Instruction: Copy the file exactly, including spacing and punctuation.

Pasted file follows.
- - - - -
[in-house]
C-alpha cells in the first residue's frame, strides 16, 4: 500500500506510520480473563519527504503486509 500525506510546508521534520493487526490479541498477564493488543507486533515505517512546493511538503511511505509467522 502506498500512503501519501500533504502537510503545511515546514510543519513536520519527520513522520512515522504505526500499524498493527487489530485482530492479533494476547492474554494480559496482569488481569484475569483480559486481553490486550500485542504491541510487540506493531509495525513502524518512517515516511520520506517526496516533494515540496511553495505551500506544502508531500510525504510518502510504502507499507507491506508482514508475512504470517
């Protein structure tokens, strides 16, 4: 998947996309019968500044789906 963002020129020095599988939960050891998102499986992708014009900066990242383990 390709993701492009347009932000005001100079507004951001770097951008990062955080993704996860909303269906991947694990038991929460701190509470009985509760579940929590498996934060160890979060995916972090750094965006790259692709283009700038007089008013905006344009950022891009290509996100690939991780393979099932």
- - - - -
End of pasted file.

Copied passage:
[in-house]
C-alpha cells in the first residue's frame, strides 16, 4: 500500500506510520480473563519527504503486509 500525506510546508521534520493487526490479541498477564493488543507486533515505517512546493511538503511511505509467522 502506498500512503501519501500533504502537510503545511515546514510543519513536520519527520513522520512515522504505526500499524498493527487489530485482530492479533494476547492474554494480559496482569488481569484475569483480559486481553490486550500485542504491541510487540506493531509495525513502524518512517515516511520520506517526496516533494515540496511553495505551500506544502508531500510525504510518502510504502507499507507491506508482514508475512504470517
């Protein structure tokens, strides 16, 4: 998947996309019968500044789906 963002020129020095599988939960050891998102499986992708014009900066990242383990 390709993701492009347009932000005001100079507004951001770097951008990062955080993704996860909303269906991947694990038991929460701190509470009985509760579940929590498996934060160890979060995916972090750094965006790259692709283009700038007089008013905006344009950022891009290509996100690939991780393979099932």